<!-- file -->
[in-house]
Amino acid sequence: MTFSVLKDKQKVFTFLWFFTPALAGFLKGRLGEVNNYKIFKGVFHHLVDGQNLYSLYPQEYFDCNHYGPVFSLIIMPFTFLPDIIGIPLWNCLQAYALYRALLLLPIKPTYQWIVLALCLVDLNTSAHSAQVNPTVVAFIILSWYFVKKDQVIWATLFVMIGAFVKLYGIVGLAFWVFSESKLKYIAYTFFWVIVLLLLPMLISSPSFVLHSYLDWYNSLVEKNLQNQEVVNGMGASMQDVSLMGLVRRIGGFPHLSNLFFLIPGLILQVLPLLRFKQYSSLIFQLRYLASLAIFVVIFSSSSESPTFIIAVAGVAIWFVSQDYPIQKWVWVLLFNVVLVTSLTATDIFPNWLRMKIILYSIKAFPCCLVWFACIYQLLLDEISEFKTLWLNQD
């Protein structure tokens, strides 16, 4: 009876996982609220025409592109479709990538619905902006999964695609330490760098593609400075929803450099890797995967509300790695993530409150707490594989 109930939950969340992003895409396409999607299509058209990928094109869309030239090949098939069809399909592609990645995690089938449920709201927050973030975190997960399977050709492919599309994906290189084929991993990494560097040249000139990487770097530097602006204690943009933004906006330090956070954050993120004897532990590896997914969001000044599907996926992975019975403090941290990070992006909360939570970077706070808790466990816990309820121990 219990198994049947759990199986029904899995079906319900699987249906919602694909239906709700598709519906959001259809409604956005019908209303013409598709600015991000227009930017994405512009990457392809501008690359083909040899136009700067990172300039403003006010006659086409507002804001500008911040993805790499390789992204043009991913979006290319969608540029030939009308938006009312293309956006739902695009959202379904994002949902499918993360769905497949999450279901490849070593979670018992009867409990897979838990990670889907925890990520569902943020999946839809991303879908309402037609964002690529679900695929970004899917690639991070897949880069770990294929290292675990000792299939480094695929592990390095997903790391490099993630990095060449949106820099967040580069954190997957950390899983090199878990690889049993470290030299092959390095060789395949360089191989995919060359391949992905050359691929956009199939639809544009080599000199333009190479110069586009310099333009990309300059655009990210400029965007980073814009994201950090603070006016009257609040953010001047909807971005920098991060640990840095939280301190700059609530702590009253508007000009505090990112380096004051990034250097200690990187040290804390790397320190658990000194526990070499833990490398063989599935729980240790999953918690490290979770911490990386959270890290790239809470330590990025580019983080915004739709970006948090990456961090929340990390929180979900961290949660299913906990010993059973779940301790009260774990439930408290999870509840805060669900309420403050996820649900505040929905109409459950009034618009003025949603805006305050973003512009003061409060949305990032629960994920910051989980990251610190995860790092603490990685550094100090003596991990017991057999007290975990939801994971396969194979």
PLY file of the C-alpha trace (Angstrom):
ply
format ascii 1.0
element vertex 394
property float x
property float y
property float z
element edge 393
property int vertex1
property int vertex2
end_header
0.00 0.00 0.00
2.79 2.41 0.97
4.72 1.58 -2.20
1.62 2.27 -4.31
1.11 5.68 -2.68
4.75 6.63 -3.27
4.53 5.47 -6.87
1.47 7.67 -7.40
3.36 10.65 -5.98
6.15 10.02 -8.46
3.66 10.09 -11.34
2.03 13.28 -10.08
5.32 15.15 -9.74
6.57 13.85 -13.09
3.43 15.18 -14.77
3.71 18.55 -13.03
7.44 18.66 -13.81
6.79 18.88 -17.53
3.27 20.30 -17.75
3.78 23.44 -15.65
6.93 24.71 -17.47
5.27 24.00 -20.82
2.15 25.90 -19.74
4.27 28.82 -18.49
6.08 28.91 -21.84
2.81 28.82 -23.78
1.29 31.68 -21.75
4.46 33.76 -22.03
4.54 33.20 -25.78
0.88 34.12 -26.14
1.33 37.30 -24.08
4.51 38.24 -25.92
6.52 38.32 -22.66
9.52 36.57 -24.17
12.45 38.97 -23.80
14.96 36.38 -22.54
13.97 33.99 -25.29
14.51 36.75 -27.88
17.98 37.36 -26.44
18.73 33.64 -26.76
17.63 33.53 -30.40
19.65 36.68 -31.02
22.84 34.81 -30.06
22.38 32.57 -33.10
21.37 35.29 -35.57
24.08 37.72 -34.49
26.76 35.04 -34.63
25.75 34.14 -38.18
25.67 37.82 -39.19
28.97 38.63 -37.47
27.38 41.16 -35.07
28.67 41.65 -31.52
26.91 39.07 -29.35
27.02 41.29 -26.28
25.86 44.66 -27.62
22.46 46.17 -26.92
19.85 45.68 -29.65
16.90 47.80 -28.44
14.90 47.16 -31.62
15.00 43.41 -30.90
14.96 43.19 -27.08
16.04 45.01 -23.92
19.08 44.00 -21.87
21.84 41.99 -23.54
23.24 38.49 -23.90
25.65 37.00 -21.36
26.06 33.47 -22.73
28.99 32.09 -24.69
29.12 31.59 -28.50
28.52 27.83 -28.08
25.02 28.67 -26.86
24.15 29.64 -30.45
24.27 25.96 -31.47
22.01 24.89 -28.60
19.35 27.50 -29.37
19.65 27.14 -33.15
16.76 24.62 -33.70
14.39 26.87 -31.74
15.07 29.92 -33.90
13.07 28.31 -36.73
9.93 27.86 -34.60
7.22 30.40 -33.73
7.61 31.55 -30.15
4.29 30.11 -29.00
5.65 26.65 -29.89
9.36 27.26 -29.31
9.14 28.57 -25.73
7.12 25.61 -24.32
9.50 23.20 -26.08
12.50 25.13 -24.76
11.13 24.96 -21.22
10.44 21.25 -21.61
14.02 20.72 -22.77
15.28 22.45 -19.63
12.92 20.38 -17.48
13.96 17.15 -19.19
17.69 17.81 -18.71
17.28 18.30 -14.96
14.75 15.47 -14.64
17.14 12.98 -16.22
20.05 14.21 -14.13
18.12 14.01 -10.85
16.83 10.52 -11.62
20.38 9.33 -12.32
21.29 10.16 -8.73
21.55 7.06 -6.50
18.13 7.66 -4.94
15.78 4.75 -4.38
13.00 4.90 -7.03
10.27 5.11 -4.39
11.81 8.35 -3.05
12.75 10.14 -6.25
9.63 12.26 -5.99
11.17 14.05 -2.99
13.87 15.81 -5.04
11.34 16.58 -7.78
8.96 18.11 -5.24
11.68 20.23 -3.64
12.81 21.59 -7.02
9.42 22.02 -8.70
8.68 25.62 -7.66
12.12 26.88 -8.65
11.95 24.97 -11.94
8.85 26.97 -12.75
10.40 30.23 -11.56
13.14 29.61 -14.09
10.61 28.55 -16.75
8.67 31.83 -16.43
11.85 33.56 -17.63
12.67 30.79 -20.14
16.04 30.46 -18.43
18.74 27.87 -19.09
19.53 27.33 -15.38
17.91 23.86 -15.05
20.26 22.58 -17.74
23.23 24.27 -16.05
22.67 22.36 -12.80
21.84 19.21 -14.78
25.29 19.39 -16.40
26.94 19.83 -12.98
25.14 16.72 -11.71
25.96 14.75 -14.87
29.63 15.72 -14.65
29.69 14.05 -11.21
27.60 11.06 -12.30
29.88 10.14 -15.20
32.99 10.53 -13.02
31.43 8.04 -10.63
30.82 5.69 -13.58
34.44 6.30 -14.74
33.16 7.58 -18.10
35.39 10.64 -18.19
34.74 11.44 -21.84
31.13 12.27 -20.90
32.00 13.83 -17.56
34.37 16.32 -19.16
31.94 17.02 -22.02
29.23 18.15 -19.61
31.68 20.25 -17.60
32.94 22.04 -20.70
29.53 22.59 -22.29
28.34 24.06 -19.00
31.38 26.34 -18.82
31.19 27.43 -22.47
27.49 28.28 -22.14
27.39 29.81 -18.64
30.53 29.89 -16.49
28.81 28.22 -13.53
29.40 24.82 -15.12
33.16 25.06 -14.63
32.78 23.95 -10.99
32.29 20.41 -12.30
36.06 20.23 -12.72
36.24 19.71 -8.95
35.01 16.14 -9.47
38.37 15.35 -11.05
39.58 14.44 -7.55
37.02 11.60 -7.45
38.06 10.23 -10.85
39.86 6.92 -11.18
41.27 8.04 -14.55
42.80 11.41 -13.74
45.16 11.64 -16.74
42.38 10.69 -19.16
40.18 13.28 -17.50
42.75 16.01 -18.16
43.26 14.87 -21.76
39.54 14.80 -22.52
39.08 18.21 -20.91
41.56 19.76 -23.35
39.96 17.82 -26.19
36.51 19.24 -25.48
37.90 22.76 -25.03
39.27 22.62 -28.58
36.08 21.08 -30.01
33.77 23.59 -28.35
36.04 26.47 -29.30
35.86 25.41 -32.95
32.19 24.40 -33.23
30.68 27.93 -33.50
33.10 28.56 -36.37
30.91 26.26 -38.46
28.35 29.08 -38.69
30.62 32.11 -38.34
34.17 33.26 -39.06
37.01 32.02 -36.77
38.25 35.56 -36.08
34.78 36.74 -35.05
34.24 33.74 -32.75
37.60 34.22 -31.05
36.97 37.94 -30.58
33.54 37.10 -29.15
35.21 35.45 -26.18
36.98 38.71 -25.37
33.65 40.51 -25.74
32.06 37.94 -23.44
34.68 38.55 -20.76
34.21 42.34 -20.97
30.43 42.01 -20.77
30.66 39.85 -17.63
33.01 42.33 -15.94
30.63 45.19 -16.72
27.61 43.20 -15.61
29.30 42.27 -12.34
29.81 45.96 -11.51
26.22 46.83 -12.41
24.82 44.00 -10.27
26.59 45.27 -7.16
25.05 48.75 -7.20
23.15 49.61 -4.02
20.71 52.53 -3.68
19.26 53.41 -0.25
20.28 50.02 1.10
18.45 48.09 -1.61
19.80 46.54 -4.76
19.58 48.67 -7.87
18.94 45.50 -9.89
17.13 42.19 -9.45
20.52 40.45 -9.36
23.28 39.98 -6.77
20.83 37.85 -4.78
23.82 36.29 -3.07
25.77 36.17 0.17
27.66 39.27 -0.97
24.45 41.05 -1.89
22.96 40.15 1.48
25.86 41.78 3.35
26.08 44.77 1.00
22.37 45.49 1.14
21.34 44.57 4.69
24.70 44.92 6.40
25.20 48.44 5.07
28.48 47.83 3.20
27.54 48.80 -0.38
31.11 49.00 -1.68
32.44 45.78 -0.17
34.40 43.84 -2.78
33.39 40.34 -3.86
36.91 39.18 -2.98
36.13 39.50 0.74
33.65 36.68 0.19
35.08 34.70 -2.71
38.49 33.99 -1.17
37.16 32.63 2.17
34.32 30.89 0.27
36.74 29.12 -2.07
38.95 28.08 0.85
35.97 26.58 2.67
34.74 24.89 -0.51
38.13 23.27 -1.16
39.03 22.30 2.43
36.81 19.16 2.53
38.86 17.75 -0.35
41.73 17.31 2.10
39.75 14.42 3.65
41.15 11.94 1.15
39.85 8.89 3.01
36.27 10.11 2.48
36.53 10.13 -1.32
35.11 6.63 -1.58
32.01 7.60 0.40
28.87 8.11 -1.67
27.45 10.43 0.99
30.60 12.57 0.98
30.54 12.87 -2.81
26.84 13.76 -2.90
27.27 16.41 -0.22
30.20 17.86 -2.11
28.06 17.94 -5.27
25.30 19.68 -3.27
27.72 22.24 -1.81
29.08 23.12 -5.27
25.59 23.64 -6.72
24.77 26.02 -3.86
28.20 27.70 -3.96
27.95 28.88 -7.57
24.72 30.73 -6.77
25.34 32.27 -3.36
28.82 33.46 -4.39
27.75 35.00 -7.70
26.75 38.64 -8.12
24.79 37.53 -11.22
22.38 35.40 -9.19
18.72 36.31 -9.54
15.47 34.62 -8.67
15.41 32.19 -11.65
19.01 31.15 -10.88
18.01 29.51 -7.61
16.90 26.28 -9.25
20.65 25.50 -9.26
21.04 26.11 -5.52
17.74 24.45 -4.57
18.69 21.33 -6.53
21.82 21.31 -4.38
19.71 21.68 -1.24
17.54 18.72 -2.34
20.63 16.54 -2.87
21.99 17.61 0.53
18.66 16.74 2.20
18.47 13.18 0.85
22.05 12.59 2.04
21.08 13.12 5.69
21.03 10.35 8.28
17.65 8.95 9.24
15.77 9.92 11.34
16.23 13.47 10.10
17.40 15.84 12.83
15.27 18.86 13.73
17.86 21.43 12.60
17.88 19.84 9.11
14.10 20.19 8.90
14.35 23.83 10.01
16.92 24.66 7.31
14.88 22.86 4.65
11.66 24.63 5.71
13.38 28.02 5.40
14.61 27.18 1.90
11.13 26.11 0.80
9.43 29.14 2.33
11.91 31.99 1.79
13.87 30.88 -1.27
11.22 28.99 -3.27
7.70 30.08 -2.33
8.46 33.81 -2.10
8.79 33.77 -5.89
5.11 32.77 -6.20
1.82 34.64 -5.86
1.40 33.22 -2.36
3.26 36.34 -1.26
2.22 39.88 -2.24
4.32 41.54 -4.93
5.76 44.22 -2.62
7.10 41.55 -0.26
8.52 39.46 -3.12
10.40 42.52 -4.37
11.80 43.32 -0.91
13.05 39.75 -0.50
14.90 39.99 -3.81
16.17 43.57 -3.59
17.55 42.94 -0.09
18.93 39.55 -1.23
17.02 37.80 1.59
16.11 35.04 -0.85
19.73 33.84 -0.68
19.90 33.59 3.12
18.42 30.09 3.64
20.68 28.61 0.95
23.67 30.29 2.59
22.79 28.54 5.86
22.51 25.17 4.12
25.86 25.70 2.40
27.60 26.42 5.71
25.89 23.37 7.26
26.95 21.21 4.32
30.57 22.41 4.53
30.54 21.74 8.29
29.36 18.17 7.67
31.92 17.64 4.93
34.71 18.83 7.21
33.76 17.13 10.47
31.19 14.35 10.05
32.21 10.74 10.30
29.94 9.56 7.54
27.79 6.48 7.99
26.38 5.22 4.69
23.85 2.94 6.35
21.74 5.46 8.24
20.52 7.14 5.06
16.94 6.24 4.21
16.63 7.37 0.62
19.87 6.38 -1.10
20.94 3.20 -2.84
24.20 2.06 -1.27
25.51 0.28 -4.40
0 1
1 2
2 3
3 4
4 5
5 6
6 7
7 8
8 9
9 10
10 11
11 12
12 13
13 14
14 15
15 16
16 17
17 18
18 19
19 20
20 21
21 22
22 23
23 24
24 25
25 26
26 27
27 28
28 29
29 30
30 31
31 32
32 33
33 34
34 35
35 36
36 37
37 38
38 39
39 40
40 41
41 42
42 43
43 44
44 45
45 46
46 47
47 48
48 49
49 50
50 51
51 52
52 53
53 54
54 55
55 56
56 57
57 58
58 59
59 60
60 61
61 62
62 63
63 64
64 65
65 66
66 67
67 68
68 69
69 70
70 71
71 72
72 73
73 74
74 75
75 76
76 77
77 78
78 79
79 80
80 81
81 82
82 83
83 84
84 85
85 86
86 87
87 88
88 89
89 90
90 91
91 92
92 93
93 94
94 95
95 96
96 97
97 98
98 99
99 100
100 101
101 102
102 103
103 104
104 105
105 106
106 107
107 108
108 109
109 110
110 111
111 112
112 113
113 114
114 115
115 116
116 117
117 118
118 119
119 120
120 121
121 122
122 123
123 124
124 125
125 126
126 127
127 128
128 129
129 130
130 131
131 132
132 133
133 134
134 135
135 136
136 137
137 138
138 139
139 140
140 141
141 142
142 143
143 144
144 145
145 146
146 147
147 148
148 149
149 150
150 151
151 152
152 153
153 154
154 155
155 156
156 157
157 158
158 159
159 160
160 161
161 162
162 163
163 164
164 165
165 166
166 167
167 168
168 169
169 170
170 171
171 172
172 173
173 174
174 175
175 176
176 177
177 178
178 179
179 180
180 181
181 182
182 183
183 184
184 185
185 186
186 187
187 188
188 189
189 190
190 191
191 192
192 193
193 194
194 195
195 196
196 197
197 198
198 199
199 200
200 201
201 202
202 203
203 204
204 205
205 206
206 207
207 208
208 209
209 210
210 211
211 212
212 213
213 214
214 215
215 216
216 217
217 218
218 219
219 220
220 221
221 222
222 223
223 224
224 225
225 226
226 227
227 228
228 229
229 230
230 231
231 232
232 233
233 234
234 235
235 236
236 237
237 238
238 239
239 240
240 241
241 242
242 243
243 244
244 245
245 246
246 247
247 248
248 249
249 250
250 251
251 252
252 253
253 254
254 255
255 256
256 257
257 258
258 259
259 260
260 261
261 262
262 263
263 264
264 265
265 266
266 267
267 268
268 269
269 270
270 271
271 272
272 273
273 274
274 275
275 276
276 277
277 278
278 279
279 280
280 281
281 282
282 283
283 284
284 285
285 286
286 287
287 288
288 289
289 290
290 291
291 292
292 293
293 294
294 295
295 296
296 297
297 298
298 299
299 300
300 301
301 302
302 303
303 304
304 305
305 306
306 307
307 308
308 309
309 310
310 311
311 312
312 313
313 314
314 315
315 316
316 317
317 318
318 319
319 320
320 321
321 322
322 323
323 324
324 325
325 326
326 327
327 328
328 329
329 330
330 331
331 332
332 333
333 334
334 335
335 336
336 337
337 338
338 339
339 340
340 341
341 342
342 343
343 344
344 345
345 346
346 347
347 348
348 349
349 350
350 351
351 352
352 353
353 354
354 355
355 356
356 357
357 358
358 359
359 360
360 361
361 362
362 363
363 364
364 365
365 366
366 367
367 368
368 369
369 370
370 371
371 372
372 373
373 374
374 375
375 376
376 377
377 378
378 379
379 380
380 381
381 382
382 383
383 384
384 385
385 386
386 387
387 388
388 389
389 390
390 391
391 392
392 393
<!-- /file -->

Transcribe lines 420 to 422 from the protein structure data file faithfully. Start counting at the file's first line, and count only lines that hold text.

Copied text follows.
11 12
12 13
13 14